The second reason I picked up this book is because it is written by a well known author of cookbooks, Ellen Brown, including one devoted entirely to gluten free Christmas cookies.  Although I am familiar with her cookbooks, I have never owned one or tried her recipes.  This is my chance to remedy that, and I'm hoping it goes well. 

The book already has a few things going for it.  The price was reasonable, at under $20.  There are photographs of every recipe, which I love, and the recipes themselves look delicious. 

If you want to know more about how my monthly cookbook review system works, click on the Cookbooks link to read more.

Monday, February 4, 2013

How To: Homemade Italian Sausages

Making sausages is a tradition in my house, something handed down from generation to generation.  Like many family traditions, people often assume the recipes are more complicated than they actually are.  Making sausages is actually quite simple.  With 5 ingredients (7 for hot sausages), and a few hours of your time, you can have a freezer full of savoury Italian sausages to use in soups, pastas, or to eat on their own.  This job takes two people to make things move smoothly, one to fill tray with meat and one to guide the filling of the casings.  Once you get the hang of it, the whole process moves quite quickly.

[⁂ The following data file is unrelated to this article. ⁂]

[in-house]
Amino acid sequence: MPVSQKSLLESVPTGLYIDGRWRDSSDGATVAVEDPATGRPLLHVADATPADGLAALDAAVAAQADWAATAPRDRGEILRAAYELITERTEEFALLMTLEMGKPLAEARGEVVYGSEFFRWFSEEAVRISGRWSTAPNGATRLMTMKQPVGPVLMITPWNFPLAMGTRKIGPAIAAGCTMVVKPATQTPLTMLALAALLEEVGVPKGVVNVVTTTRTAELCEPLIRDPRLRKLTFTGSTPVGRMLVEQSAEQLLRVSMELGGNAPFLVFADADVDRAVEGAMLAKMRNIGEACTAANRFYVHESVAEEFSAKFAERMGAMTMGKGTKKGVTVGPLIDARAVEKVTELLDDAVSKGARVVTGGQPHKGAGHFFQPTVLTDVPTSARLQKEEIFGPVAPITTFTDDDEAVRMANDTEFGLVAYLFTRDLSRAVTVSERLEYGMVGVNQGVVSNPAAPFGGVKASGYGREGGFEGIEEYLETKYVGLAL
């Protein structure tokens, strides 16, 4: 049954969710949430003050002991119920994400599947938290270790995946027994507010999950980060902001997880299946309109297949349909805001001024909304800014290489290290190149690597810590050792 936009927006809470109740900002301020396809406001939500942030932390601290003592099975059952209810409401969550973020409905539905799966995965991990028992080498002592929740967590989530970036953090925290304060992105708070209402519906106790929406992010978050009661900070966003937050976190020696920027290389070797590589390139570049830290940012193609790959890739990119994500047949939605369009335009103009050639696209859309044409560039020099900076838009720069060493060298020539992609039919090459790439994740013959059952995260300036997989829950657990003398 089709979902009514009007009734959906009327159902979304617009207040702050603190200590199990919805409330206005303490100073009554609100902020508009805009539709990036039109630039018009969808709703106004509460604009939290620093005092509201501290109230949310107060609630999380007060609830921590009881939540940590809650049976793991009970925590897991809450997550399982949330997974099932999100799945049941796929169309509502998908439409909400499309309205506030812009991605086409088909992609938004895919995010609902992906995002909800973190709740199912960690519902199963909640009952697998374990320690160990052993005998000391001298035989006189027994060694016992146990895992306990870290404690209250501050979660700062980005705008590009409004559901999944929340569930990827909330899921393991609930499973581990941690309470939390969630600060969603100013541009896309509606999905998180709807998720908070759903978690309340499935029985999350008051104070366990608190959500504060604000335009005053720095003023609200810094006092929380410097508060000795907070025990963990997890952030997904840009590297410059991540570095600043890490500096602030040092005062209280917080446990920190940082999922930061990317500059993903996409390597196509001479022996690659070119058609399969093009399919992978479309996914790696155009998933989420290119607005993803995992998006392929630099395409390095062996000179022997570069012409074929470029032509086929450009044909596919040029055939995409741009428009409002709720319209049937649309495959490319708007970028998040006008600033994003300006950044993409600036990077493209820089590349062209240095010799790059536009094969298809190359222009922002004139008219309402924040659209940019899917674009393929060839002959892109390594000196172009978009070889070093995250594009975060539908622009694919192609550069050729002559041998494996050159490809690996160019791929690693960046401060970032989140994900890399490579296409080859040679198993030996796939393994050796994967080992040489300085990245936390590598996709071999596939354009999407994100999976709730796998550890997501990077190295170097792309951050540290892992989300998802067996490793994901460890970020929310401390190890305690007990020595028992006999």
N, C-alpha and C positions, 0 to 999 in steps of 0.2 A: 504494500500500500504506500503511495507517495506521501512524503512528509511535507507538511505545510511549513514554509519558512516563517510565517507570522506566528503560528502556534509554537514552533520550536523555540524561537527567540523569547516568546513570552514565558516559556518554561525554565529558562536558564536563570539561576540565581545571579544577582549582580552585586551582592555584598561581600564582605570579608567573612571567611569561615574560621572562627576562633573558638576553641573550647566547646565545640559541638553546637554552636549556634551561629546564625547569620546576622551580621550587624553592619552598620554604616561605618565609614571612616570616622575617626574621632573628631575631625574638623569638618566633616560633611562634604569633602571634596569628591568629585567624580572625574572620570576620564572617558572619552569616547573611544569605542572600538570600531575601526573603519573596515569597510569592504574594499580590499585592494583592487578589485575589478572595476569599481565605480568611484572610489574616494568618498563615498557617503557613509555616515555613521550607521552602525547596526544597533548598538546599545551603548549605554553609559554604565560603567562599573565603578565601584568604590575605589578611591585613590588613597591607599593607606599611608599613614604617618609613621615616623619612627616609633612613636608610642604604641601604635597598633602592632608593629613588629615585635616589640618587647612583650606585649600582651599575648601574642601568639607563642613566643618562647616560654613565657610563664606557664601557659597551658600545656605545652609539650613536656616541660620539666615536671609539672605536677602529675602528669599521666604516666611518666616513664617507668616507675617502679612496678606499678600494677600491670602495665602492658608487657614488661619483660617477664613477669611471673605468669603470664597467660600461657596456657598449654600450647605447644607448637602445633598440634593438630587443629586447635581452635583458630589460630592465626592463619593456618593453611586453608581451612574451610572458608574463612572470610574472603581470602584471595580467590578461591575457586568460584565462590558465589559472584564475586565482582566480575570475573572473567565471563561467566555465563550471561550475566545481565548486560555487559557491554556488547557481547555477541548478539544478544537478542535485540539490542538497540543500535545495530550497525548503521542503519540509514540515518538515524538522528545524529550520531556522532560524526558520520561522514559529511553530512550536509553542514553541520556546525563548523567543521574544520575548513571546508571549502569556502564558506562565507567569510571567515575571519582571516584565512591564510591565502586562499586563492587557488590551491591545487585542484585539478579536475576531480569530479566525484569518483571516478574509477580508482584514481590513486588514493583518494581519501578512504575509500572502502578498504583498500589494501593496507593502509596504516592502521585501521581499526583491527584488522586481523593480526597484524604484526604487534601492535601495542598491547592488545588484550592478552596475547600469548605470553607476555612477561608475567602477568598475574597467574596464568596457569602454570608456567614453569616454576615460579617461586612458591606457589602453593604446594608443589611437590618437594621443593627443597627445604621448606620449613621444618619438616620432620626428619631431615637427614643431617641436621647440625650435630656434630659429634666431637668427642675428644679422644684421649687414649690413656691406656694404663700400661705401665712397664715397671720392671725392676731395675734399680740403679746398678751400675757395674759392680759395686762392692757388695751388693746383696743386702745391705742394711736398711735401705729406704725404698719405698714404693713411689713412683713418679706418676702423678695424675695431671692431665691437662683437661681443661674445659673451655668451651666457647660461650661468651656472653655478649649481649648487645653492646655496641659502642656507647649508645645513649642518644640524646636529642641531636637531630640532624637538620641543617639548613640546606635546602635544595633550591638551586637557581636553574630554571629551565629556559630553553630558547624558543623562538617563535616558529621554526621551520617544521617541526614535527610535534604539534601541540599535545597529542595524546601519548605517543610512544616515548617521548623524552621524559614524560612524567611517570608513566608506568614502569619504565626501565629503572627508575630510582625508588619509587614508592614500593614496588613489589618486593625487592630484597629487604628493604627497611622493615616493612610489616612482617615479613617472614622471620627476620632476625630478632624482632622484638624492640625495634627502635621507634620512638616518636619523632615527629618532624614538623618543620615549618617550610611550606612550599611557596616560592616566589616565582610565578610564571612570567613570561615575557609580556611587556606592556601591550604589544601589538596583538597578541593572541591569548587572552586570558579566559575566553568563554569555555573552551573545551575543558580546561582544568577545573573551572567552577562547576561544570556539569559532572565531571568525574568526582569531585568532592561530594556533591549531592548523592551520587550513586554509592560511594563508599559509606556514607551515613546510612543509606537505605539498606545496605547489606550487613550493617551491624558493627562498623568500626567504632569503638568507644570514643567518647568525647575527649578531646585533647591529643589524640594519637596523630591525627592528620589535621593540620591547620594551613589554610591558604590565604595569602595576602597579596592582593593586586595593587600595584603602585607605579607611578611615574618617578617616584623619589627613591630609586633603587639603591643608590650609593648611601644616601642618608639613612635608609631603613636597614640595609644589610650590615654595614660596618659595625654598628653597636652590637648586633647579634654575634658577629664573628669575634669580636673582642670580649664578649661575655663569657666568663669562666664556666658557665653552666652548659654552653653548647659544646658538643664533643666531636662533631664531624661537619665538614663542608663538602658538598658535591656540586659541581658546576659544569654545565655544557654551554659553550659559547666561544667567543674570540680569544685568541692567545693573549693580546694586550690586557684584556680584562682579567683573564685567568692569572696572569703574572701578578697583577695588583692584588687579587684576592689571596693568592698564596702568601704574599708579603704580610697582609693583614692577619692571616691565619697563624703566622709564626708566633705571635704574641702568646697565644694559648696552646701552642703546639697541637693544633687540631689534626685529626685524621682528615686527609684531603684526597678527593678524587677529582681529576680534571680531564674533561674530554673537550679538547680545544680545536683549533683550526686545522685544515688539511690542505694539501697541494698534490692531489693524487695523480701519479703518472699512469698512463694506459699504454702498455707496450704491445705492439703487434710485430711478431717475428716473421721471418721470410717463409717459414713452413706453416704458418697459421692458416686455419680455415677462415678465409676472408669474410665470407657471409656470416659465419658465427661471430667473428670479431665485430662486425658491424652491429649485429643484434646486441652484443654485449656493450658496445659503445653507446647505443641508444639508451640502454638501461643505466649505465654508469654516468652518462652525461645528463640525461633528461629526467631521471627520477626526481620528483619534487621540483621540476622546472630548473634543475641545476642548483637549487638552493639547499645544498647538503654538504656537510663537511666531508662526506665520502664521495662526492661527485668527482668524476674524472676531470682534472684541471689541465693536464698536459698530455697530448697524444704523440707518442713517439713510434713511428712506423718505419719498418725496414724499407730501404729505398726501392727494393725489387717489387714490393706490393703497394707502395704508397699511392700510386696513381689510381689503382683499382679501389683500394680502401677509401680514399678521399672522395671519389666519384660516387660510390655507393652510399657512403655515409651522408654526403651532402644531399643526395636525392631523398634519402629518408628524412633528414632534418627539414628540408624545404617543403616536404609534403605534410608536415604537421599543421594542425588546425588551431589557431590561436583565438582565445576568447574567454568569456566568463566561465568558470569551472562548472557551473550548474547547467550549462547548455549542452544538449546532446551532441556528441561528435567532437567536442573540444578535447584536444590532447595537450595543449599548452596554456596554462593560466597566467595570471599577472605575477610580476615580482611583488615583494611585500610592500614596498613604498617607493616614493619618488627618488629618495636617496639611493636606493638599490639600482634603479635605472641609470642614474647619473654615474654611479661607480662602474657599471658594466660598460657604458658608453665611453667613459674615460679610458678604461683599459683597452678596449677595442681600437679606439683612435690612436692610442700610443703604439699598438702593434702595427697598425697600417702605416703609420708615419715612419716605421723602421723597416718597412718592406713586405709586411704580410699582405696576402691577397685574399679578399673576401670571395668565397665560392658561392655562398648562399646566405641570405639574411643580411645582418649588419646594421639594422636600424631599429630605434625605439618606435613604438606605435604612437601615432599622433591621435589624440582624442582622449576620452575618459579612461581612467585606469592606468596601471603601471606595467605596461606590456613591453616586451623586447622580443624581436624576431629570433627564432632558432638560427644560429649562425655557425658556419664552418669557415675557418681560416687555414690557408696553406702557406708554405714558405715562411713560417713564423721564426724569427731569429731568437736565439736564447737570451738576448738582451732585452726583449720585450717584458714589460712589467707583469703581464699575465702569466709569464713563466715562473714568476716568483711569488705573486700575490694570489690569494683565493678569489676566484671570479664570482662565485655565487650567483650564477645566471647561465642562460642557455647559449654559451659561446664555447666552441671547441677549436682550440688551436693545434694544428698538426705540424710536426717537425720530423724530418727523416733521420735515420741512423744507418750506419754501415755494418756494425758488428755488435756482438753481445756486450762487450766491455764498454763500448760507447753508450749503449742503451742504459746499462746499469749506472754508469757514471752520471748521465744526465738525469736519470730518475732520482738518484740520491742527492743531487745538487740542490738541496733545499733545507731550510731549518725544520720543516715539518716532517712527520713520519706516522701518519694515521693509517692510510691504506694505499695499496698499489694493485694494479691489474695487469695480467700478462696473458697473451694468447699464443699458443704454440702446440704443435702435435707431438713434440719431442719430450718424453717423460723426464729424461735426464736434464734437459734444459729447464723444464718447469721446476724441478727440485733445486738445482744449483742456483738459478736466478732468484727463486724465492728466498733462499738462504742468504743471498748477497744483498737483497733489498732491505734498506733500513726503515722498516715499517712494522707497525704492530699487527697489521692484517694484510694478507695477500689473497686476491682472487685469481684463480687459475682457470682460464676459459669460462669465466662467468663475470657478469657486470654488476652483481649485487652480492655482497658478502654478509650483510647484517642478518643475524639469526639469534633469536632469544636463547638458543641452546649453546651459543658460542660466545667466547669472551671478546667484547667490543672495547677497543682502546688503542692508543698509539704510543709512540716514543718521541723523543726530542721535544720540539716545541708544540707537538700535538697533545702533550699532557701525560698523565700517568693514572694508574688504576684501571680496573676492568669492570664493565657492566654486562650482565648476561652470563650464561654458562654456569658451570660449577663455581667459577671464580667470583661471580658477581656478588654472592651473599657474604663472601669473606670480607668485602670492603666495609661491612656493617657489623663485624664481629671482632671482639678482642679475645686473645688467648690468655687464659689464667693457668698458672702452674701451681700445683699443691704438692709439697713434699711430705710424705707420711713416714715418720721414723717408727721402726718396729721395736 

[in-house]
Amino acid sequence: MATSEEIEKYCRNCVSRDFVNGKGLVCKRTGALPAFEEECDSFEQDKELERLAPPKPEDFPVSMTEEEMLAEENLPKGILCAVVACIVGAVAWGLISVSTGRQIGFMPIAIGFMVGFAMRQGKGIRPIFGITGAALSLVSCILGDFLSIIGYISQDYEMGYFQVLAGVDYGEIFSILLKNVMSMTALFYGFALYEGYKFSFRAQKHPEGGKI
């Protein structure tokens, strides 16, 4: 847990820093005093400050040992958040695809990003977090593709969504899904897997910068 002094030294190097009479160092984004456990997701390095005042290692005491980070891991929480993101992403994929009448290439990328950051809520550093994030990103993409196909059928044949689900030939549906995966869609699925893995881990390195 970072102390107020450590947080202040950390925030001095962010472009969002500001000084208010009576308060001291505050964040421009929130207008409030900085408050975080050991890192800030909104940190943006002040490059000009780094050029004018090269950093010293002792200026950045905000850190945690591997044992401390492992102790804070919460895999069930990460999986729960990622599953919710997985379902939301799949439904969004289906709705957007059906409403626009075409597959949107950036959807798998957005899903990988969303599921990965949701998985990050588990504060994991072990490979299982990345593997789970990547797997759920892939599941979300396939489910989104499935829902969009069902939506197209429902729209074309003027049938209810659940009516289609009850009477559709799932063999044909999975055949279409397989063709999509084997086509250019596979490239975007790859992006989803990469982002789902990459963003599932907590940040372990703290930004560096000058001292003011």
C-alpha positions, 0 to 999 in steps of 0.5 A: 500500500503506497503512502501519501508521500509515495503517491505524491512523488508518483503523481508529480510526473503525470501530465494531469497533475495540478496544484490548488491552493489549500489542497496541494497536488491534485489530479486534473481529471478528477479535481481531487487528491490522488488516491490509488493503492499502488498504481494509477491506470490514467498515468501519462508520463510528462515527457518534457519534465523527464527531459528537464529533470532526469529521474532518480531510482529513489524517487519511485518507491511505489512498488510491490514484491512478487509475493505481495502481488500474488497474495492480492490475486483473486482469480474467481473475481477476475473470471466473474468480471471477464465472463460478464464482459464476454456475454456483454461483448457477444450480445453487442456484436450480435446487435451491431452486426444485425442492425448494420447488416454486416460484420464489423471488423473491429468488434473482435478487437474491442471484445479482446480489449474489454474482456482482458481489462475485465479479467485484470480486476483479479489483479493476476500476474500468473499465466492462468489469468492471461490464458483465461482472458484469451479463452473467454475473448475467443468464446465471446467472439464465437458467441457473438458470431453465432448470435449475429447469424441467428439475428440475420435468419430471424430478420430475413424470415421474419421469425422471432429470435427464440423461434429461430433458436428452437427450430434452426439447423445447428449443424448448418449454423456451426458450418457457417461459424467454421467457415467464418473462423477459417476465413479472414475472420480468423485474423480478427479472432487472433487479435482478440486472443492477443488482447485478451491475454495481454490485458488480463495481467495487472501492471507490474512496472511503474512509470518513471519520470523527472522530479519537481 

A few tips before starting:
1- Make sure you have everything you need before starting, including paper towels or cloths to wipe your hands on periodically. 
2- Ask the butcher to put the bones aside for you.  They are great for flavouring soups or for adding flavour to sauce during the cooking process.
3- Don't worry if the first couple of sausages come out a little wonky.  It takes a few minutes to get the technique right. 
4- In terms of flavour, the fennel seeds are probably the most important ingredient.  They're essentially what gives Italian sausages their distinct flavour.  The way they taste cooked is much different from how they taste raw.

Equipment

-Large flat surface for working with meat (large table or countertop)


-Mixer with a sausage stuffing attachment or a meat grinder with a sausage stuffing attachment.  I use the mixer with the small attachment & something to push the meat down into the grinder  My mixer attachment comes with one, but one can be improvised.